The cuts aren’t coming as the result of a dispassionate Eisenhower-style strategic defense review or because current defense funds are being squandered on equipment and forces we don’t need. They are coming because the international system has changed and the U.S. government is sliding deeper into debt .
The British waited until 1946 when their debt to GDP ratio reached 256 percent to admit that the Empire was a liability , not an asset; an illusion of power mortgaged to national vanity. Trump is smarter. He knows the American Empire is over.
In Asia, the two Korean States are disarming the Joint Security Area (JSA) in the Demilitarized Zone that separates North Korea from the Republic of Korea (South Korea). In fact, Seoul announced on October 23 that the two Koreas will cooperate in rolling out “practical measures” for denuclearizing the Korean Peninsula, cease all exercises aimed at each other, and establish a no-fly zone on both sides of the border as of November 1. Meanwhile, Seoul has declined to accede to Washington’s demand that Seoul increase its contribution of 960 billion won (USD $846 million) to the cost of stationing U.S. forces on the peninsula by 50 percent.
Last week in Singapore, the Association of Southeast Asian Nations (ASEAN) plus ASEAN’s eight Partners including Japan, Australia, India, New Zealand, Russia and the Republic of Korea held wide-ranging discussions. South Korean defense minister Jeong Kyeong-doo and his Chinese counterpart, Wei Fenghe, agreed to set up additional hotlines between their respective air forces. Japanese defense minister Takeshi Iwaya and his Chinese counterpart also agreed to build closer relations between their countries’ defense ministries. During the talks, the Japanese defense chief reportedly urged China to refrain from changing the status quo in the South China Sea.
On the economic front, President Moon Jae-in’s spokesman says Seoul doesn’t require the United States’ approval before lifting its sanctions on North Korea. In Tokyo, concerns about Beijing’s maritime assertiveness persist, but China is Japan’s biggest trading partner. It’s no surprise that Japan is working to create a China-Japan-South Korea free-trade pact .
In Asia, the more deeply the constellation of Asian economic and security interests is studied, the more dated and superfluous the U.S. regional military presence turns out to be. Beijing wants to secure its position as a global power, but Beijing is scrupulously avoiding conflict with its Asian neighbors in favor of doing business with them instead.
The argument for a large and intrusive American military presence in Asia does not hold up to closer scrutiny. The pursuit of security and dollar savings in national defense dictates the withdrawal of U.S. Forces from the Korean Peninsula and Japan. Frankly, President Trump knew this to be true from his first meeting with Chinese president Xi Jinping.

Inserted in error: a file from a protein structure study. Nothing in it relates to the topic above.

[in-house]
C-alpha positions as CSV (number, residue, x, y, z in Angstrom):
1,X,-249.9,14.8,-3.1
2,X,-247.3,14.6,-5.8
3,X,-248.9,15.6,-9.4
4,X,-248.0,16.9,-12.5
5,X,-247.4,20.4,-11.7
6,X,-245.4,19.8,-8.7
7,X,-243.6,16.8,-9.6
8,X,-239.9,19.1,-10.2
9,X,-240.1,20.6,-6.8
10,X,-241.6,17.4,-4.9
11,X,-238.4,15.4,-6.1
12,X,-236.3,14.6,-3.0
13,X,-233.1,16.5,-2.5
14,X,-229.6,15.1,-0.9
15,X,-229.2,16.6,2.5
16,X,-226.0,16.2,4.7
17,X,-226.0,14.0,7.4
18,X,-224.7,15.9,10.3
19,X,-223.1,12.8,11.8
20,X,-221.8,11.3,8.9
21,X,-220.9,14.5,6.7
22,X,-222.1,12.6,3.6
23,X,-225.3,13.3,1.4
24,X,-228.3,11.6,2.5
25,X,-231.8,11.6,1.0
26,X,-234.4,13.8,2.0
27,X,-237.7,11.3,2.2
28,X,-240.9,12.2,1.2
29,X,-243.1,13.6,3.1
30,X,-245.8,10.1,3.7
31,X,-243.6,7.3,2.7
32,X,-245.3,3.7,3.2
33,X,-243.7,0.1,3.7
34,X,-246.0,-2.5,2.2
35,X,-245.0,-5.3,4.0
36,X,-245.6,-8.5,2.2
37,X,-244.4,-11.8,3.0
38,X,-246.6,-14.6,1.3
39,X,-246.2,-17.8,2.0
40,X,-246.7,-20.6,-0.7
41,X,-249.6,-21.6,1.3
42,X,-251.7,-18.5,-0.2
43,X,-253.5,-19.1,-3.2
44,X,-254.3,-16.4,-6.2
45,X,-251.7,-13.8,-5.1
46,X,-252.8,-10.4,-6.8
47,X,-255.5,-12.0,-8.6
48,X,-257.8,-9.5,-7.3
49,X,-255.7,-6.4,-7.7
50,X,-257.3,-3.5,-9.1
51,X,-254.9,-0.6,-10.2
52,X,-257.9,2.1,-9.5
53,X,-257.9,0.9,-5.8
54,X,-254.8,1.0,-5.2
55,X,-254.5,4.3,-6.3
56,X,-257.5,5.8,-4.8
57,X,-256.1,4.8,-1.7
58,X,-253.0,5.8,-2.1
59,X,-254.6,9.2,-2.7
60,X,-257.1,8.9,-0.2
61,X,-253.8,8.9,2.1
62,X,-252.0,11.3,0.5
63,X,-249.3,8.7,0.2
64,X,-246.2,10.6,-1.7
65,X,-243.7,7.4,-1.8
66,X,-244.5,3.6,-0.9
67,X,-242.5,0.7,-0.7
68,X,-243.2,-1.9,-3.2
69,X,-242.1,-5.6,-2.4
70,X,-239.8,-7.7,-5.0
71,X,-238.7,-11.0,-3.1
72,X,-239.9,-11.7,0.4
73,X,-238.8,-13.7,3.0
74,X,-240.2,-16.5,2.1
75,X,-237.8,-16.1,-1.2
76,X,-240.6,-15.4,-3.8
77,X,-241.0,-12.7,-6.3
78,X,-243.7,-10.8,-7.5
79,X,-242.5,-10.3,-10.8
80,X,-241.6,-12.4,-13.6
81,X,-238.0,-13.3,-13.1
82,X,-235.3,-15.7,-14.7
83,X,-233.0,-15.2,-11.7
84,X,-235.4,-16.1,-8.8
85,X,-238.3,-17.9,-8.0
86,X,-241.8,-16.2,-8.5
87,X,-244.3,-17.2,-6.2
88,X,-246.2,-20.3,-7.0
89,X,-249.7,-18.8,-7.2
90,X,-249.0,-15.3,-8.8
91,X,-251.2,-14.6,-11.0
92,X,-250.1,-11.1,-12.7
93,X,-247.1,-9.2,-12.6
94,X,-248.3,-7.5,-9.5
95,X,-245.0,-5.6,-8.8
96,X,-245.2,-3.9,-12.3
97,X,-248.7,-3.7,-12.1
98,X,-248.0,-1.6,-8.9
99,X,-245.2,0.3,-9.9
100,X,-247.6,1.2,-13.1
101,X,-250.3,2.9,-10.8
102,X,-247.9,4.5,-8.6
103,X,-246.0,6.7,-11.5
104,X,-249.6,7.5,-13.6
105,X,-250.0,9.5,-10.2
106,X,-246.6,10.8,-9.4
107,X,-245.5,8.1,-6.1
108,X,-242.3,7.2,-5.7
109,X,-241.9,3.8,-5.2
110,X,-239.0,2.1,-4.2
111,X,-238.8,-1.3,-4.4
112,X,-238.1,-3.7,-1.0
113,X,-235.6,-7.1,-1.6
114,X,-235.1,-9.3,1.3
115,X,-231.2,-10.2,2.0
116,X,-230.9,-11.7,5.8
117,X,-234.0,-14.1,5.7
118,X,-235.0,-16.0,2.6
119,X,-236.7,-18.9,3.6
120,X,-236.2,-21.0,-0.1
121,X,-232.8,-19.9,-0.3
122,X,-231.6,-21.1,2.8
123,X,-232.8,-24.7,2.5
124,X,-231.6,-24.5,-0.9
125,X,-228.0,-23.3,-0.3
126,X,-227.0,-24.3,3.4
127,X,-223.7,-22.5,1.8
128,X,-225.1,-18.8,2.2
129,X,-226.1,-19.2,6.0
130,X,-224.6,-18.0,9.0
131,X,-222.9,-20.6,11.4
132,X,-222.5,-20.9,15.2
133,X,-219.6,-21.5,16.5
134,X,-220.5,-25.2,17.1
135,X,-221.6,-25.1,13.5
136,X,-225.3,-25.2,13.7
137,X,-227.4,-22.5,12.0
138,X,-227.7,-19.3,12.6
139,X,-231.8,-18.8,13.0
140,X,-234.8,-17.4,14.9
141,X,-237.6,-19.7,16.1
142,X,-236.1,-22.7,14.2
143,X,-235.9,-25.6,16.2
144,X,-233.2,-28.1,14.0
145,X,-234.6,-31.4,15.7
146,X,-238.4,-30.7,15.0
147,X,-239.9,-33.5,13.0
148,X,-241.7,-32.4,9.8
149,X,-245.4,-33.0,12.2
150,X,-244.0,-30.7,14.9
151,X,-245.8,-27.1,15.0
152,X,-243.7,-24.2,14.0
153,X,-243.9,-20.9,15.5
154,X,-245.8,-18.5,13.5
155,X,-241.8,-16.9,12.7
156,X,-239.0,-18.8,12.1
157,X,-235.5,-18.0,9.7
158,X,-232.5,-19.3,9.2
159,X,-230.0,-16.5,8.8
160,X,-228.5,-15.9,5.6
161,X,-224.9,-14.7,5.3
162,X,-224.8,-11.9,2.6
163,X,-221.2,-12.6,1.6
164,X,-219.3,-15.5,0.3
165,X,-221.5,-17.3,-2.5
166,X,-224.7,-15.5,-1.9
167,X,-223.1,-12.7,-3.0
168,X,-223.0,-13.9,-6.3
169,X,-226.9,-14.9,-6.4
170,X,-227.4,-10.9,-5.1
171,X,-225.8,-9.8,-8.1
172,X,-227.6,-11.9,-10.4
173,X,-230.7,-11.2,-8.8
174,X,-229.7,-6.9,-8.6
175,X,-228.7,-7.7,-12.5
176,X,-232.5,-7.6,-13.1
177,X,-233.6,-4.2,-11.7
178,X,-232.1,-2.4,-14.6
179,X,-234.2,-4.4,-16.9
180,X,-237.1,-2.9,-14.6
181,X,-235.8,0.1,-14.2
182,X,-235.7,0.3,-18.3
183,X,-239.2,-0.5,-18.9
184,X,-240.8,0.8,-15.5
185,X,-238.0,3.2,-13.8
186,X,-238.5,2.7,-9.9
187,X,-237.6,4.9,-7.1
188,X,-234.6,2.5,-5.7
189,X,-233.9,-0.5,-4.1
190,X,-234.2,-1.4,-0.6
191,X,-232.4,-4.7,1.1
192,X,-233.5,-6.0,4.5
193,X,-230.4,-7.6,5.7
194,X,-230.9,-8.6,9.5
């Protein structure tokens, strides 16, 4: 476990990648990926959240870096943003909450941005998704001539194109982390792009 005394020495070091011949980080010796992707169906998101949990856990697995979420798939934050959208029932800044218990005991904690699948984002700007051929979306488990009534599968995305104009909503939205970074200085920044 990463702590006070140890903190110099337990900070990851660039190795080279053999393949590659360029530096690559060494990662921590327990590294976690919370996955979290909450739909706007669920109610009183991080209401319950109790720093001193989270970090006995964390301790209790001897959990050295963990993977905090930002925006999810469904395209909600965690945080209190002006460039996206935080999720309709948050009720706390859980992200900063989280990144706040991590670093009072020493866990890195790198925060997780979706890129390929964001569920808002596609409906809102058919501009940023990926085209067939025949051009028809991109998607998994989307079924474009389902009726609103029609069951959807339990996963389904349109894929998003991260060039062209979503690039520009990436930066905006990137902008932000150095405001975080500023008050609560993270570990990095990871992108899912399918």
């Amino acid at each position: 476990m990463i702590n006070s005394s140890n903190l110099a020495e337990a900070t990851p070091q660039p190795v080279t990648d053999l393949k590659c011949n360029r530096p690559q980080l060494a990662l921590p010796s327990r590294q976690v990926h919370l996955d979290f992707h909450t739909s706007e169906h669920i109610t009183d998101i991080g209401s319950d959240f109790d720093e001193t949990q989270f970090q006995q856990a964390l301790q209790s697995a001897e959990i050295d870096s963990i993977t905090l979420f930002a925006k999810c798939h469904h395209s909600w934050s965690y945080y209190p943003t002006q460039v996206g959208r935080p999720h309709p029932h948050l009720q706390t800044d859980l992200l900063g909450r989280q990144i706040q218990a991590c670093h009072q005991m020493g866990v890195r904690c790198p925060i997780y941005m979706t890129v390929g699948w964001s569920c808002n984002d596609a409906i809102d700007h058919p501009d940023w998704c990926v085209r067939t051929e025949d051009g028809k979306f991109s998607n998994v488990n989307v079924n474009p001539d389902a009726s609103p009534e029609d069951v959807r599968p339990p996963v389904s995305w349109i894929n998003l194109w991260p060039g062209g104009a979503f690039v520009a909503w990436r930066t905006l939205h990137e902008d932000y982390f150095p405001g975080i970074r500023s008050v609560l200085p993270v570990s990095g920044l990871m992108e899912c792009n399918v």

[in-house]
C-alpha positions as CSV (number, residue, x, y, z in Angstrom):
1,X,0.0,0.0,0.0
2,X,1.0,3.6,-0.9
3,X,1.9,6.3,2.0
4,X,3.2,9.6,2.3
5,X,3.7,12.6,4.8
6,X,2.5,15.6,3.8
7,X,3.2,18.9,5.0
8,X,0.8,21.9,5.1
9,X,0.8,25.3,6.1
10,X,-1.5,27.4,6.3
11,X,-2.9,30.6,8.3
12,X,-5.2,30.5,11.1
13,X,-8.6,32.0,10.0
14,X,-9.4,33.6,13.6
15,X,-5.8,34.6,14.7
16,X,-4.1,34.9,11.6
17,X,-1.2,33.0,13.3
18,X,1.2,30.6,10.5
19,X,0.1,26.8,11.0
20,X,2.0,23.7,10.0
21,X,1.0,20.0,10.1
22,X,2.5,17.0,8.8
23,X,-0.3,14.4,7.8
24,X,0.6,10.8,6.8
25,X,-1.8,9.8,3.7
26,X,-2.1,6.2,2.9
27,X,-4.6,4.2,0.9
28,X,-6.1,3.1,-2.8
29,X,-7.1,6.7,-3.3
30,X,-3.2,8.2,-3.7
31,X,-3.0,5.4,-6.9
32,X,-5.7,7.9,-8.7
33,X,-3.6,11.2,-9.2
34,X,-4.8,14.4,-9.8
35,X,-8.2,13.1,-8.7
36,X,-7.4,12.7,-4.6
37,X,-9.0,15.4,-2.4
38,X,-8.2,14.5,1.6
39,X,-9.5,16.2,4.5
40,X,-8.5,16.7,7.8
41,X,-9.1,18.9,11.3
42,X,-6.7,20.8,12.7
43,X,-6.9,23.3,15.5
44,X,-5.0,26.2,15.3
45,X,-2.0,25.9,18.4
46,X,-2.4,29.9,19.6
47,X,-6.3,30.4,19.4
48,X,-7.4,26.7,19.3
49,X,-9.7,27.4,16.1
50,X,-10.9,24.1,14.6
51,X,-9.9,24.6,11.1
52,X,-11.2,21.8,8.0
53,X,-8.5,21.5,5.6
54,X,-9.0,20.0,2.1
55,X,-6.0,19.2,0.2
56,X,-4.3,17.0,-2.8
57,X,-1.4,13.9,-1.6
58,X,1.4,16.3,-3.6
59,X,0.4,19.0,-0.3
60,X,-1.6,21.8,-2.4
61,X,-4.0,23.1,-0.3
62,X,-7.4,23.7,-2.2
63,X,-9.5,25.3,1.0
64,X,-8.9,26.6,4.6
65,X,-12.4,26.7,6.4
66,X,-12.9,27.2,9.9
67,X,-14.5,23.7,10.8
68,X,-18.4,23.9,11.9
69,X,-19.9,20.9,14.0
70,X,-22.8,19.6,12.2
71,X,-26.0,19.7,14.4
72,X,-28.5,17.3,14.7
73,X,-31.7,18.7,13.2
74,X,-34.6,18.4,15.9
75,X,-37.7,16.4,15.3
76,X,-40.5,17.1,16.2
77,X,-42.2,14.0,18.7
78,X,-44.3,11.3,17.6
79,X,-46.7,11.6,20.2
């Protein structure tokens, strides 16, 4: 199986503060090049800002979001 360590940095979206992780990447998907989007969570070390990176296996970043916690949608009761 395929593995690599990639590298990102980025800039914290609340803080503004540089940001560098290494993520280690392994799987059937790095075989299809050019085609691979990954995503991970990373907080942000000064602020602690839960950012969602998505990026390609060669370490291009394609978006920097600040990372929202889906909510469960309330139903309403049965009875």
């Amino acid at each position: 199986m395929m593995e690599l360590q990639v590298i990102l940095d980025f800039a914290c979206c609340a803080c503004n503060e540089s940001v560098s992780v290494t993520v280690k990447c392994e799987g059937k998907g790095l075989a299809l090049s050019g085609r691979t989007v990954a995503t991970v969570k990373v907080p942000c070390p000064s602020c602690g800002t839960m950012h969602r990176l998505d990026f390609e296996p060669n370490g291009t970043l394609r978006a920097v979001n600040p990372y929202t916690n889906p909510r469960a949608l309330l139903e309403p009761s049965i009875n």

Of course, the pursuit of savings and security will not end with the inevitable withdrawals from Asia. Afghanistan and other commitments are on the list for liquidation.
The lines that separate the allegedly “legitimate” Afghan political leaders, the Taliban they claim to be fighting, and the drug lords are hopelessly blurred. Removing U.S. forces and the contractors that support them will not only save the United States roughly $60 billion a year , the regional powers—Iran, Russia, Pakistan and India—that surround Afghanistan will be compelled to take ownership of a region they’ve helped to destabilize. That, too, is in Washington’s interest.
In the Near East, Erdogan’s clandestine assistance to the Islamic State in the early stages of development combined with the massive arrests and imprisonment of any real or potential political rivals—Kemalist secularists, pro-Western Turks, Kurdish nationalists, or Christian missionaries—should have already precipitated the evacuation of all U.S. forces from Turkish soil. However, Erdogan’s readiness to work with Iran to counter Saudi Arabia and Israel, with Russia to obstruct the United States, and with Muslim criminal cartels in the Balkans to undermine European stability now makes the withdrawal of U.S. forces from Turkey imperative.
America’s senior military leaders will fight these developments and any decision that President Trump makes to eliminate gratuitous overseas military garrisons. When it comes to sharp turns in strategy or decisions about how to organize the American Military for a new warfighting paradigm, let alone a new world, senior military leaders always prefer to “wait and see.”
Still, President Trump’s instincts on national military strategy are correct. Whether the generals and admirals like it or not, the U.S. Armed Forces will be compelled to reorganize and “right-size” for the United States’ real security needs without the inefficiencies and massive overhead in the current force structure. Future withdrawals from overseas garrisons will facilitate this process.
Retired Army Col. Douglas Macgregor is a decorated combat veteran, a PhD, and the author of five books. His latest is Margin of Victory , Naval Institute Press, 2016.